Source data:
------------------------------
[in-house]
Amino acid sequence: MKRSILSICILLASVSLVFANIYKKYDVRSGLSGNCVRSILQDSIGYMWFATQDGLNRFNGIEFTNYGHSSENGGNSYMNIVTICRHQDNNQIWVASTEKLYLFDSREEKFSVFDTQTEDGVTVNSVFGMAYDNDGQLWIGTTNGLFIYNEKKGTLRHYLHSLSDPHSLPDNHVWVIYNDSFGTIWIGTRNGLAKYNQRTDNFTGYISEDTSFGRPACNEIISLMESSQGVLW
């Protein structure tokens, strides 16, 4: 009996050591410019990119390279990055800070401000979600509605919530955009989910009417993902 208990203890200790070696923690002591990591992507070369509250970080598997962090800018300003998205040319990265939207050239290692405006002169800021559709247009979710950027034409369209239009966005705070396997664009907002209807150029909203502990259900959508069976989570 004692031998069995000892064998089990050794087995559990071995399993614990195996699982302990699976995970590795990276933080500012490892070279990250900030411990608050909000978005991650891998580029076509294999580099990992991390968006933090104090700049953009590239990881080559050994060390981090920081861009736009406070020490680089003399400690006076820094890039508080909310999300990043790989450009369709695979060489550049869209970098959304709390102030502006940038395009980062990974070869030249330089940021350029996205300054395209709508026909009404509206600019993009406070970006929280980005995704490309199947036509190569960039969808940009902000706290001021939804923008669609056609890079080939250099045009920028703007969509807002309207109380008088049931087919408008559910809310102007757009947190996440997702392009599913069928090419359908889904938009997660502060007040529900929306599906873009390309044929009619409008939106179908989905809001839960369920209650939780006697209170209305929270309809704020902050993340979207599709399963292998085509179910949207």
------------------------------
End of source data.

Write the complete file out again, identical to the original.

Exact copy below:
[in-house]
Amino acid sequence: MKRSILSICILLASVSLVFANIYKKYDVRSGLSGNCVRSILQDSIGYMWFATQDGLNRFNGIEFTNYGHSSENGGNSYMNIVTICRHQDNNQIWVASTEKLYLFDSREEKFSVFDTQTEDGVTVNSVFGMAYDNDGQLWIGTTNGLFIYNEKKGTLRHYLHSLSDPHSLPDNHVWVIYNDSFGTIWIGTRNGLAKYNQRTDNFTGYISEDTSFGRPACNEIISLMESSQGVLW
């Protein structure tokens, strides 16, 4: 009996050591410019990119390279990055800070401000979600509605919530955009989910009417993902 208990203890200790070696923690002591990591992507070369509250970080598997962090800018300003998205040319990265939207050239290692405006002169800021559709247009979710950027034409369209239009966005705070396997664009907002209807150029909203502990259900959508069976989570 004692031998069995000892064998089990050794087995559990071995399993614990195996699982302990699976995970590795990276933080500012490892070279990250900030411990608050909000978005991650891998580029076509294999580099990992991390968006933090104090700049953009590239990881080559050994060390981090920081861009736009406070020490680089003399400690006076820094890039508080909310999300990043790989450009369709695979060489550049869209970098959304709390102030502006940038395009980062990974070869030249330089940021350029996205300054395209709508026909009404509206600019993009406070970006929280980005995704490309199947036509190569960039969808940009902000706290001021939804923008669609056609890079080939250099045009920028703007969509807002309207109380008088049931087919408008559910809310102007757009947190996440997702392009599913069928090419359908889904938009997660502060007040529900929306599906873009390309044929009619409008939106179908989905809001839960369920209650939780006697209170209305929270309809704020902050993340979207599709399963292998085509179910949207």